The big drop in fuel usage came 10 years ago when the tanks moved inside, the attic & exterior walls were heavily insulated & the 30 yr old boiler was replaced with a new 80k btu/hr oil-fired cast iron pin-type boiler ($3k/85% efficiency) & a 40 gal. indirect HWH was added to the boiler---fuel usage immediately dropped 30% & I never run out of HW---and this is just a "run of the mill" boiler---the new condensing units will drop fuel usage much further.

    There are zero problems with the fuel oil--due to warm storage & lack of condensation.

    As part of my business & training I do all the annual maintenance & repairs to the heating system myself.

    Like new cars, new boilers require little repair/maintenance the 1st 5 years of life---beyond that misalignment can cause soot problems, etc.

    With oil, the oil filters have to be changed & the boiler must be cleaned annually---and there are small parts that will eventually begin to fail after the 1st 5 years.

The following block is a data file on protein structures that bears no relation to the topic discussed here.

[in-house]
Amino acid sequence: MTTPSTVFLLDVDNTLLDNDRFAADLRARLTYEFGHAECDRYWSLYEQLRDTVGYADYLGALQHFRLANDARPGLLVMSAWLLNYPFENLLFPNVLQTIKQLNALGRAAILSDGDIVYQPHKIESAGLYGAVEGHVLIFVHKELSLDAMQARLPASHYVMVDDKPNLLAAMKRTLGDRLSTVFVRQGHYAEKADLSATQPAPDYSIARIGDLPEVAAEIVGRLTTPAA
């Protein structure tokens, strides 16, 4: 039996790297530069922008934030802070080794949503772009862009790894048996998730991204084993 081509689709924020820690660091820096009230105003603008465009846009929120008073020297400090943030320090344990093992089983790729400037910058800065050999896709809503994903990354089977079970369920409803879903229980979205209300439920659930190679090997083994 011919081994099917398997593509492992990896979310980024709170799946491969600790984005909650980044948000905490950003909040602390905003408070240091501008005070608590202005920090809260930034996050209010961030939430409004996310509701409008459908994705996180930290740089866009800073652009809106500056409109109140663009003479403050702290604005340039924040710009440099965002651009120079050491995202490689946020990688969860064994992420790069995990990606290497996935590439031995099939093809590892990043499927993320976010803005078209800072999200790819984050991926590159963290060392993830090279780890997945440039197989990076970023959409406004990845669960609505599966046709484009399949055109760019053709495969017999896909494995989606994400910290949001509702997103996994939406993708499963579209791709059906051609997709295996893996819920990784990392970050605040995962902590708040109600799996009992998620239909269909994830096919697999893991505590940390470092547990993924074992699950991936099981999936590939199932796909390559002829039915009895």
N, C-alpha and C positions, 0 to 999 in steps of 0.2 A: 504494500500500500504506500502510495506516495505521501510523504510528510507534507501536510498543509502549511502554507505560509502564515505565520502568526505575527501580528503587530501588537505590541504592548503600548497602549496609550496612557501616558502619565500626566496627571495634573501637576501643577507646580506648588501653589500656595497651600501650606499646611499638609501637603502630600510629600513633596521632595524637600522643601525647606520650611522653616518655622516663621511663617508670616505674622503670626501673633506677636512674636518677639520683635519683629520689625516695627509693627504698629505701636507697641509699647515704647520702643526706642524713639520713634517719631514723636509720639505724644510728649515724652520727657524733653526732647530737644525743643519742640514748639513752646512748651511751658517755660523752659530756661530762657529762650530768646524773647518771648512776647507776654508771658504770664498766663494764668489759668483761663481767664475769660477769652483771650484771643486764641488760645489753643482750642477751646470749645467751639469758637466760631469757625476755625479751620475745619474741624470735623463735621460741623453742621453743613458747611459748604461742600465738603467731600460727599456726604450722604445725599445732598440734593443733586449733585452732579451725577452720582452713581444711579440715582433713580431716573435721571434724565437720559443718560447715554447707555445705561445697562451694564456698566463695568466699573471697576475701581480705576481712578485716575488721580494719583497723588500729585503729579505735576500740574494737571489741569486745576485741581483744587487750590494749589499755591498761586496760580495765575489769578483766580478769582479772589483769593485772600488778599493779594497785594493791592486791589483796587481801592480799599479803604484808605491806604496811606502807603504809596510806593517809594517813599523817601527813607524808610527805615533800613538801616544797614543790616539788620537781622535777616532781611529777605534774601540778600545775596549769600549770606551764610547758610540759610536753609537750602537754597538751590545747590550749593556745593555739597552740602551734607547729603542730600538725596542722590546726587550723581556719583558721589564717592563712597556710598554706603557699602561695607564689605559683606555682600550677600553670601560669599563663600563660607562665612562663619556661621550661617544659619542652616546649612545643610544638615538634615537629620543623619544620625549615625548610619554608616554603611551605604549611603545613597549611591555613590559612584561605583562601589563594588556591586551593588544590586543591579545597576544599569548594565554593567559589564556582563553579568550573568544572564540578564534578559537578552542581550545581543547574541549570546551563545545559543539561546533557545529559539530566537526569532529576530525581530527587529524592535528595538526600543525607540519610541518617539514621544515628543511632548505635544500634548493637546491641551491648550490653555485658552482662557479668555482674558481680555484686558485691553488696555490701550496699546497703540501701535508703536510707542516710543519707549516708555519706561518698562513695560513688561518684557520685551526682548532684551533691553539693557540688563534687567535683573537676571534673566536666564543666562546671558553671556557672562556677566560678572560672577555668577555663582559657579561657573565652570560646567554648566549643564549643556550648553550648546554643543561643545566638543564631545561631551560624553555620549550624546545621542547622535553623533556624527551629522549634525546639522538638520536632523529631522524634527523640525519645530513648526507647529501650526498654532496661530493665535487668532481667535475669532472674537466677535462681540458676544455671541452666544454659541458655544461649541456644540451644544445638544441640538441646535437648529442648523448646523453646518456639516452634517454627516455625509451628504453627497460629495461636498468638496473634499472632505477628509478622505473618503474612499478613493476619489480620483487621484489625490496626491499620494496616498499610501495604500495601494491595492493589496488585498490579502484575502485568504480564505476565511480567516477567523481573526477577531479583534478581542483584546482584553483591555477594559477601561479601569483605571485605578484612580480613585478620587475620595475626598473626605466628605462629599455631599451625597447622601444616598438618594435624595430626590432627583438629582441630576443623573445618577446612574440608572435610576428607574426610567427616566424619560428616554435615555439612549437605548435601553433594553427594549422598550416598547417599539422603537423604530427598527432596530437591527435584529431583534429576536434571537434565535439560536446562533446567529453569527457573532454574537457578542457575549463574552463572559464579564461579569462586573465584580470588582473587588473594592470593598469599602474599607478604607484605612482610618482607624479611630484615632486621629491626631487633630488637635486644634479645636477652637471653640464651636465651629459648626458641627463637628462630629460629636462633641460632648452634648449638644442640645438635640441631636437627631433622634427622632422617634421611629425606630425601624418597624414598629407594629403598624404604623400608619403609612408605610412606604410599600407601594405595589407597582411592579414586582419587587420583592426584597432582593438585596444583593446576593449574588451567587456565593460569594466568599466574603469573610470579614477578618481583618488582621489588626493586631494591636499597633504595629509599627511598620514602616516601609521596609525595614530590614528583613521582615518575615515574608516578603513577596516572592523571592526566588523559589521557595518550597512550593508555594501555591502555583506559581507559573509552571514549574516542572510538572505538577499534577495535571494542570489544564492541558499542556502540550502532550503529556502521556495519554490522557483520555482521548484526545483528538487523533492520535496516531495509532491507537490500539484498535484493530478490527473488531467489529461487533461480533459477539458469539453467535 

It must be said that there is still lots of support in my neck of the woods for fuel oil---thousands of dealers, scores of parts supply houses, etc.

    In Wisc. you may not have that kind of support for oil---the more propane dealers in fuel & equipment, the more competetive they will be with each other & the more likely they will value you as a customer as far as pricing the propane & the heating equip. & the service charges.

    Also note that high efficiency propane-fired condensing boilers (wall-hung or floor based) are just as efficient as NG condensing boilers (96%).

    Canuk is from Canada and has wide experience (along with other posters) in heating equipment---perhaps he'll chime in with some good observations.

    I share your feelings on having a large gas tank in the yard---but we had NG in our house when growing up & never had any problems.

    Any supplemental heat you can get from the wood fireplace is a definite plus--it's also a lifesaver for the HW system to prevent a freeze-up if the power fails.